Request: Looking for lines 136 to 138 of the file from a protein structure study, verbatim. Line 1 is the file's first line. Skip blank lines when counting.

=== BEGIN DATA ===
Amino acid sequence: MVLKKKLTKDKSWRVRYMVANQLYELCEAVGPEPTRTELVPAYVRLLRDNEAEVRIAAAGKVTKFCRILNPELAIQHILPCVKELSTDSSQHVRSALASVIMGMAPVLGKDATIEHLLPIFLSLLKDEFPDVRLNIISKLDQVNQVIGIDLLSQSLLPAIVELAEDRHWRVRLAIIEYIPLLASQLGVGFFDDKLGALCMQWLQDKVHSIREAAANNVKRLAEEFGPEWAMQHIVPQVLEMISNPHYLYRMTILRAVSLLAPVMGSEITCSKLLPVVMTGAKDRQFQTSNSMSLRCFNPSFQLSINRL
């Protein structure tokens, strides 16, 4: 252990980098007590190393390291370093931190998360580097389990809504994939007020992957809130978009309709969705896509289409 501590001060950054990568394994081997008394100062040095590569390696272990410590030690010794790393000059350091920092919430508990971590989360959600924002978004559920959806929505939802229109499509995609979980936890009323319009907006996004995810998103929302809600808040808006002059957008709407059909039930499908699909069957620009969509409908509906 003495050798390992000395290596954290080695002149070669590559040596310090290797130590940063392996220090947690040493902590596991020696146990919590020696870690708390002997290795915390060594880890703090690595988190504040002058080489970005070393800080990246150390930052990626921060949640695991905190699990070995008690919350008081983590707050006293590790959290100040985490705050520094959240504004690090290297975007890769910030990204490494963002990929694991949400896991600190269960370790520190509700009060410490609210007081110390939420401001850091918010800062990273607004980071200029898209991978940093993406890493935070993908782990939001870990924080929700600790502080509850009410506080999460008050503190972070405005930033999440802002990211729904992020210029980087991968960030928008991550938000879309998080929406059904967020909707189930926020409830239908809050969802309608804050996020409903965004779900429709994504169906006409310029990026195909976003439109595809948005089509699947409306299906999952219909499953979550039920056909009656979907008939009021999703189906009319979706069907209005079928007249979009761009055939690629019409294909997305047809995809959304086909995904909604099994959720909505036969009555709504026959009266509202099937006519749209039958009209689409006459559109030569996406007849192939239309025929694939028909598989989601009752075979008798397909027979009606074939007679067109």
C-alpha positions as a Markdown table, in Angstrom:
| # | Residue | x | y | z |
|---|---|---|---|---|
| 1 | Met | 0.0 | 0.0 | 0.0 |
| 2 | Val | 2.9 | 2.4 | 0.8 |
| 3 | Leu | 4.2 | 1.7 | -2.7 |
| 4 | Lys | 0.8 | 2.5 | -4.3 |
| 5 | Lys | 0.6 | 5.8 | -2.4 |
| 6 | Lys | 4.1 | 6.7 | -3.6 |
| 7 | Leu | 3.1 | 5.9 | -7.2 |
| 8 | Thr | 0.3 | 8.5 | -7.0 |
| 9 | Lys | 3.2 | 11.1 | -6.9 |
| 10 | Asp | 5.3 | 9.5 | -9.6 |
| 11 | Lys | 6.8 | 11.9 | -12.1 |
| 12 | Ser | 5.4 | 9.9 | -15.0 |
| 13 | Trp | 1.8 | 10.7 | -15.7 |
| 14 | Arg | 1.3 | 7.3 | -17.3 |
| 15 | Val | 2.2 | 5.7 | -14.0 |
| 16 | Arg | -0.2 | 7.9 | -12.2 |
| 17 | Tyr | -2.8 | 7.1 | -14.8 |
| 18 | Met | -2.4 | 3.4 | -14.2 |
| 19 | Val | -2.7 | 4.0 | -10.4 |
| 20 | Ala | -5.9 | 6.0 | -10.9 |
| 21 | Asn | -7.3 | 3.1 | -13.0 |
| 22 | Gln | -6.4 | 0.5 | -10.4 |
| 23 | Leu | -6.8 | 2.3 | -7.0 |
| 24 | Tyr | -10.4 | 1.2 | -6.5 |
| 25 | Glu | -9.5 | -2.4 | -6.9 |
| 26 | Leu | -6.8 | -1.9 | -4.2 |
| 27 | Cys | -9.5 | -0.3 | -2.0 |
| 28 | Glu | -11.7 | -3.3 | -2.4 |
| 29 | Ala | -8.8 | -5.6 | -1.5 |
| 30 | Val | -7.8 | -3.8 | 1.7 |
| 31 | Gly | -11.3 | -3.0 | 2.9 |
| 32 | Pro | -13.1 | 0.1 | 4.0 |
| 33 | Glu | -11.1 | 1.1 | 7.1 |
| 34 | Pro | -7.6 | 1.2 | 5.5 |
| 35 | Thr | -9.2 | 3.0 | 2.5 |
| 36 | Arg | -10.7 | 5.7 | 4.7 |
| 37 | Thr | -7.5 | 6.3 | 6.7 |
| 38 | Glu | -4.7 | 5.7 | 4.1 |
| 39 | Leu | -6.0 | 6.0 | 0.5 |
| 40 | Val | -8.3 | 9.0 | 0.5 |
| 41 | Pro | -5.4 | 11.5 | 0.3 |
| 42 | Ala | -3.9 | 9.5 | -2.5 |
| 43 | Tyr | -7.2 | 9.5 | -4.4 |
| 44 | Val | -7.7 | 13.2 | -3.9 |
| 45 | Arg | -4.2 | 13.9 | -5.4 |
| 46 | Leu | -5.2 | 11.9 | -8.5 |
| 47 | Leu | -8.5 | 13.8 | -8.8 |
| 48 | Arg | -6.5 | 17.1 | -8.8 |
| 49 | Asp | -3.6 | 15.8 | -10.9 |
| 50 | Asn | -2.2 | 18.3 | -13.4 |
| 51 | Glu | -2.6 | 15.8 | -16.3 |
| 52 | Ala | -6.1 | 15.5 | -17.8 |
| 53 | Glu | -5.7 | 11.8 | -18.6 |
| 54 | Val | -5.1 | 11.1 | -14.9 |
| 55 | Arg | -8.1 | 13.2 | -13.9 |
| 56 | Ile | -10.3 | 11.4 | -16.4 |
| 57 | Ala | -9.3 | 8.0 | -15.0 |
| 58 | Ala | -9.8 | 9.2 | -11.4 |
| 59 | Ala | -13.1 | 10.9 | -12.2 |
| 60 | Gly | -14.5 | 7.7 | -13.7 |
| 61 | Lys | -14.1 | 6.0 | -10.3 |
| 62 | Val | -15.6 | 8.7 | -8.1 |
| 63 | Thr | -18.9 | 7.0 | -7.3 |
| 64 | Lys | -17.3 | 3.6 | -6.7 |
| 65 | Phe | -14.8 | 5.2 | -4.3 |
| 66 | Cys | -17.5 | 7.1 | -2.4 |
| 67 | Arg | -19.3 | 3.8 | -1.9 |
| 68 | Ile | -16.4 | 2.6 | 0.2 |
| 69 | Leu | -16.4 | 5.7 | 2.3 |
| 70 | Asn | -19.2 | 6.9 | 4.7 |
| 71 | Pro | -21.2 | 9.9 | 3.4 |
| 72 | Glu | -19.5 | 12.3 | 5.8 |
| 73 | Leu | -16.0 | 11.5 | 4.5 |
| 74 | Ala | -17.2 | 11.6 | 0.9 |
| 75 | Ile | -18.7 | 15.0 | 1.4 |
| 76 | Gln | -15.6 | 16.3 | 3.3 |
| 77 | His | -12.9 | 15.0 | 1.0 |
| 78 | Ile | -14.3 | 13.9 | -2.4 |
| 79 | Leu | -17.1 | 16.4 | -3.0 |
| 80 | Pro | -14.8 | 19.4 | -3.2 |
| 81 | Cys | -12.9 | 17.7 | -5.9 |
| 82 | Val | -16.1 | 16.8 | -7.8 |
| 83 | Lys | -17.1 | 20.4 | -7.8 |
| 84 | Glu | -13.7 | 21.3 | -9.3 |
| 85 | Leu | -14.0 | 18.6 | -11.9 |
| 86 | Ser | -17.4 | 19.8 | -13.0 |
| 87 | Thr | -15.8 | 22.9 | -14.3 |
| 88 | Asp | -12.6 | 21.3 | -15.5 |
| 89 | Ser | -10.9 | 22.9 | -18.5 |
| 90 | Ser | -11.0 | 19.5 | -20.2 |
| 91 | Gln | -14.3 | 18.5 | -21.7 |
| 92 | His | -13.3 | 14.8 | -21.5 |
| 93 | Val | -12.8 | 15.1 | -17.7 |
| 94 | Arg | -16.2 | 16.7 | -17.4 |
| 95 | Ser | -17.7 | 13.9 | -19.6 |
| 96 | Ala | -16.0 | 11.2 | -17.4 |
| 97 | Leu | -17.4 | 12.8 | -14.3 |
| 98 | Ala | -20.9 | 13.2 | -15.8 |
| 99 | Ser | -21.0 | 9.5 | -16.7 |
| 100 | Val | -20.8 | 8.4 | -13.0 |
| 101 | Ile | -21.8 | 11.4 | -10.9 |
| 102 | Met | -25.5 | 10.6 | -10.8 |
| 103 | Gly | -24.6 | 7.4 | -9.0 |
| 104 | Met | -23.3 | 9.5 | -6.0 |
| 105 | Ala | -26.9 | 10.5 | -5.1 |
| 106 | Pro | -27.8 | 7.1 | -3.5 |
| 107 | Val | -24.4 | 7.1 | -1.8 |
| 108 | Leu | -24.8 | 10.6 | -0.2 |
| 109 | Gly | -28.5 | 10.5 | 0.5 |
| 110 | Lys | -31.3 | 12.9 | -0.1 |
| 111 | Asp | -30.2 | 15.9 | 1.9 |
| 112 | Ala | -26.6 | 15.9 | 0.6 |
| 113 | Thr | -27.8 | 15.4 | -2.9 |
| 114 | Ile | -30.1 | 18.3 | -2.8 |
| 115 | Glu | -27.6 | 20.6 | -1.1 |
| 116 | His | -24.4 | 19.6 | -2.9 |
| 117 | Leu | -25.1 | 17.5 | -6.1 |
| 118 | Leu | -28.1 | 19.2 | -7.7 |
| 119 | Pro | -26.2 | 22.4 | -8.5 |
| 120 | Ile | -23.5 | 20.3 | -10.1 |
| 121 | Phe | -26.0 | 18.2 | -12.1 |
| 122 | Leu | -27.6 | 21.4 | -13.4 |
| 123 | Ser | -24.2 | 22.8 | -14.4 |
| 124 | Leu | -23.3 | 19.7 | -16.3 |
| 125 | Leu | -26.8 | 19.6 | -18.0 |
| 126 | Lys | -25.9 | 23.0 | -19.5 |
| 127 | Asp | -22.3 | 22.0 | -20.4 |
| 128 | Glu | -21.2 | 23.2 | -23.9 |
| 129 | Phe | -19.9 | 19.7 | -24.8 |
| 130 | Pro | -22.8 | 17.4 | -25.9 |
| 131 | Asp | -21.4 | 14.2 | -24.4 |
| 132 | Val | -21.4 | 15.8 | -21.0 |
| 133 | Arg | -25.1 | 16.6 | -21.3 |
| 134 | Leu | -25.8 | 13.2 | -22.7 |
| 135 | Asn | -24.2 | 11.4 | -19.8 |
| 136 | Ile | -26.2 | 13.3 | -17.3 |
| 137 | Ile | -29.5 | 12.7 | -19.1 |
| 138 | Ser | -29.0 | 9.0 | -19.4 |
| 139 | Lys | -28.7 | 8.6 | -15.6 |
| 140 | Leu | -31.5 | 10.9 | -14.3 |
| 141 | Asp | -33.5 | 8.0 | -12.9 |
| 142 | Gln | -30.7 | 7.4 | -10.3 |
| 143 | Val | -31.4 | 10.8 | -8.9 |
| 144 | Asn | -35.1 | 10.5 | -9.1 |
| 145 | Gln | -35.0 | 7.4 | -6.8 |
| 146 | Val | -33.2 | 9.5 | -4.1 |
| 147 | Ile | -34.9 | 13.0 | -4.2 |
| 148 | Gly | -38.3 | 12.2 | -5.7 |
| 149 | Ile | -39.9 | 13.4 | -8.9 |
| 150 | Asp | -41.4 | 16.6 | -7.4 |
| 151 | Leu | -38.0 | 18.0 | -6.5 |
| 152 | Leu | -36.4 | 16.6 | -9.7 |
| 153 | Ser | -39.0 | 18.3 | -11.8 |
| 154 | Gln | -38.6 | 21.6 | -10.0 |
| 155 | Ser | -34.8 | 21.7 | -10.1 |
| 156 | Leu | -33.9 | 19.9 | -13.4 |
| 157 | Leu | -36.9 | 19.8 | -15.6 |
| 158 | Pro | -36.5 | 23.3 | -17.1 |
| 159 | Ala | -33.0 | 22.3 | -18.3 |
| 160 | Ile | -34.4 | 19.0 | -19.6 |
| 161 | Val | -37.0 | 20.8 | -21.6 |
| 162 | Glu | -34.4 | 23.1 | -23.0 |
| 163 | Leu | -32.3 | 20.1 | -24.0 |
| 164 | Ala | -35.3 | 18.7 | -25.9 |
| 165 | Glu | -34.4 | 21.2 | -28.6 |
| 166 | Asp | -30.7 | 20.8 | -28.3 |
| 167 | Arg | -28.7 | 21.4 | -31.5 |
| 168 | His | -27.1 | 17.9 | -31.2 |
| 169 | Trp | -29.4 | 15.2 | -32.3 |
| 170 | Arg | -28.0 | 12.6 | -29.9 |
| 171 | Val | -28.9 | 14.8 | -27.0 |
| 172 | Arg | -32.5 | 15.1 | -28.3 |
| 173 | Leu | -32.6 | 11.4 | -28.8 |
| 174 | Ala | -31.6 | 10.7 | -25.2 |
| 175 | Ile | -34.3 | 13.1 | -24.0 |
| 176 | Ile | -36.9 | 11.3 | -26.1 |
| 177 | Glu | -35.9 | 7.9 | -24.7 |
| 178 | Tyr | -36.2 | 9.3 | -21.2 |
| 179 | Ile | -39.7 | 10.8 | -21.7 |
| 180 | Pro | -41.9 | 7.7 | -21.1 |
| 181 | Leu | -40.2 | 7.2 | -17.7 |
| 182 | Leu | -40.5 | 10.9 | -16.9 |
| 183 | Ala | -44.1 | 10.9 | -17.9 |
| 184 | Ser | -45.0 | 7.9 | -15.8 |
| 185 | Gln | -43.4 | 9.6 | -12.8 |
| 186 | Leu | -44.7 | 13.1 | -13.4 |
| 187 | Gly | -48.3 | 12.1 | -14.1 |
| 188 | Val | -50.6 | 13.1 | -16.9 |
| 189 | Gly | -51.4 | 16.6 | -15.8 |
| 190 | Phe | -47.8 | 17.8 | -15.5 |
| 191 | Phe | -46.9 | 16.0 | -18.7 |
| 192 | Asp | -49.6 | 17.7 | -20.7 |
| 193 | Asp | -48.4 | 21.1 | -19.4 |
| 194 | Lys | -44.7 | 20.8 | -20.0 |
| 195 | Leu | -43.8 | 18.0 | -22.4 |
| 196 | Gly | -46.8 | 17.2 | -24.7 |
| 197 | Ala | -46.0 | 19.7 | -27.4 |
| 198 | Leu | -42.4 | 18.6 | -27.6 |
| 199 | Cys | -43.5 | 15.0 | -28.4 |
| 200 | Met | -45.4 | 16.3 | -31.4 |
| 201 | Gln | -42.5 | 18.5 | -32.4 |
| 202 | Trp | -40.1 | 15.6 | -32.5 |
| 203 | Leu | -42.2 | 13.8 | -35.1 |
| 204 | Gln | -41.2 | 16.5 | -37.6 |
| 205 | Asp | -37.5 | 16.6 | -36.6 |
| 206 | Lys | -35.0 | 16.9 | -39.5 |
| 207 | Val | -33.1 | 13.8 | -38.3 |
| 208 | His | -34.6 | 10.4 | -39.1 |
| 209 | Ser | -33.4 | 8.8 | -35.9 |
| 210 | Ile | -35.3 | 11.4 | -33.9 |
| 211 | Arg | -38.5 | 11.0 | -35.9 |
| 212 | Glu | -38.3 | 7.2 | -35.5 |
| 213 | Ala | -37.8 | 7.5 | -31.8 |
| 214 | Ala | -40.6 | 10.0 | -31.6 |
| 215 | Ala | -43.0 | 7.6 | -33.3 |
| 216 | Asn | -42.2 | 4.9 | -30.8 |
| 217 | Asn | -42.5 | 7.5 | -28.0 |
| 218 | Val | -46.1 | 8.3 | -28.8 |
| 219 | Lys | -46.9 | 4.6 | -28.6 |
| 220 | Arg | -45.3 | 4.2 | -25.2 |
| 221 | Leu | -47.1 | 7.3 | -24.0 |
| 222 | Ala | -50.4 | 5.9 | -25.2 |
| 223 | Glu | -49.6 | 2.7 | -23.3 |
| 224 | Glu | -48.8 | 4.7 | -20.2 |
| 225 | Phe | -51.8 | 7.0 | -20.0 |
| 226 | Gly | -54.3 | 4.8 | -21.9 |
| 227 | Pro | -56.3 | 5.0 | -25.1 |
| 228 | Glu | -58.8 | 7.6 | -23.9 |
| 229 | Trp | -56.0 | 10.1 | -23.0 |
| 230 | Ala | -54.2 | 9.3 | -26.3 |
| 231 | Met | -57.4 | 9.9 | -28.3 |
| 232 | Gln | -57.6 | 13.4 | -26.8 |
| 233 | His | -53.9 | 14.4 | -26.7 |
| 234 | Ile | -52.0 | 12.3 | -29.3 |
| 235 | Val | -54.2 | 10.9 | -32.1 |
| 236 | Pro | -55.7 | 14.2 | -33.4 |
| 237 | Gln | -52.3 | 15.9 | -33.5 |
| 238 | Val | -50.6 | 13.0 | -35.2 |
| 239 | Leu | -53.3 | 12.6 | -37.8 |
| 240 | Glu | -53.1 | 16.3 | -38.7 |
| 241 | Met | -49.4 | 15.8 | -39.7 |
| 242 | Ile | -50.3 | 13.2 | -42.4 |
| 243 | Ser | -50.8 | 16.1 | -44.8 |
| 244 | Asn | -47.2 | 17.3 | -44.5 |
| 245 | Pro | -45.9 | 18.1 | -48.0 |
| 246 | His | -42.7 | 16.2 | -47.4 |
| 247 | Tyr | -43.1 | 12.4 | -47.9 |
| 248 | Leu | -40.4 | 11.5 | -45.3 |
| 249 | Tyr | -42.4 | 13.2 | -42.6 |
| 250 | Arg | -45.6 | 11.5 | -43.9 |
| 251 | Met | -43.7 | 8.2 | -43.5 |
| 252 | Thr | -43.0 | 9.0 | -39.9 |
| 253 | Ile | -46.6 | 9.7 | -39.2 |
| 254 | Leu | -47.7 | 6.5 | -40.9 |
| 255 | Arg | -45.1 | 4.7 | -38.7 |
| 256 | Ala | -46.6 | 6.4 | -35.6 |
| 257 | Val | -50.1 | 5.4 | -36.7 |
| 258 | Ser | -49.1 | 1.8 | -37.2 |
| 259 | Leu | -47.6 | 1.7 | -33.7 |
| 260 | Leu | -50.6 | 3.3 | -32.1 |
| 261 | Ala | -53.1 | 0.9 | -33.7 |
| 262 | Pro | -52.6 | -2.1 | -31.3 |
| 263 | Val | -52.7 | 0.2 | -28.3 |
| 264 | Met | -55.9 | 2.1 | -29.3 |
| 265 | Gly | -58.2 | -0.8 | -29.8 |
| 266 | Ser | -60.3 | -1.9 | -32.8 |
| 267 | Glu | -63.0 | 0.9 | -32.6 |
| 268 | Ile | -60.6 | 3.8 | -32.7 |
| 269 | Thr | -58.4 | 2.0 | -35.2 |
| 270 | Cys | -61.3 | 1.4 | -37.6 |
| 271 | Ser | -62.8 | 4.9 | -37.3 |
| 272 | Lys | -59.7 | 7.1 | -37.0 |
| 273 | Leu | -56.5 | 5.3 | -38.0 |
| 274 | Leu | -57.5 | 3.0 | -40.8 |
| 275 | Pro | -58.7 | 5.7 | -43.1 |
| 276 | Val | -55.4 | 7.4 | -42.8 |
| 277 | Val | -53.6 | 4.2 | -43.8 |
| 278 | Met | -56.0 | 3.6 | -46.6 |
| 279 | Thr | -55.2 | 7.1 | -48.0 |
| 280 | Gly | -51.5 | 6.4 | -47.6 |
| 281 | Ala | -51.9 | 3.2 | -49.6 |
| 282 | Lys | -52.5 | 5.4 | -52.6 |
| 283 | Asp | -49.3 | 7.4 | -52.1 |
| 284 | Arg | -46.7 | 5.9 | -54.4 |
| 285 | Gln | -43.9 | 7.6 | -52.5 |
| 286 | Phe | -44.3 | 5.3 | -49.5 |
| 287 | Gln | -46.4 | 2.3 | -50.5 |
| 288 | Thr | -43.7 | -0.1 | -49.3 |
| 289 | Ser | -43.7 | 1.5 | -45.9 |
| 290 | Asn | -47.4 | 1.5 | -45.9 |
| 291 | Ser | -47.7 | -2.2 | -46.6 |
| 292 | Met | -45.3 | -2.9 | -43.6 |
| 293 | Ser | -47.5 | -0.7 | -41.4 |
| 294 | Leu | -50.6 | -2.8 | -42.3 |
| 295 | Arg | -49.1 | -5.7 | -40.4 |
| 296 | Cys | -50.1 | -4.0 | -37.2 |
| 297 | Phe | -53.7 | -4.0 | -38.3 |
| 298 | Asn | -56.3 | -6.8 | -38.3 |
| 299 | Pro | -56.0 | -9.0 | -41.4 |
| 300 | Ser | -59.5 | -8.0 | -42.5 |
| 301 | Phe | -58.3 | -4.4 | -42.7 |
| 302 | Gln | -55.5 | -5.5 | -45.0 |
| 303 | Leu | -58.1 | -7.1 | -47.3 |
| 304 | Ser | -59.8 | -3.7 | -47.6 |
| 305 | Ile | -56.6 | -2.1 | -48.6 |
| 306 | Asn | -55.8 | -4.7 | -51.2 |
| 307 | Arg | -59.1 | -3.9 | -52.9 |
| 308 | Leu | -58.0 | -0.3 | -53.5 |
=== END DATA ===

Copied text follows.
| 131 | Asp | -21.4 | 14.2 | -24.4 |
| 132 | Val | -21.4 | 15.8 | -21.0 |
| 133 | Arg | -25.1 | 16.6 | -21.3 |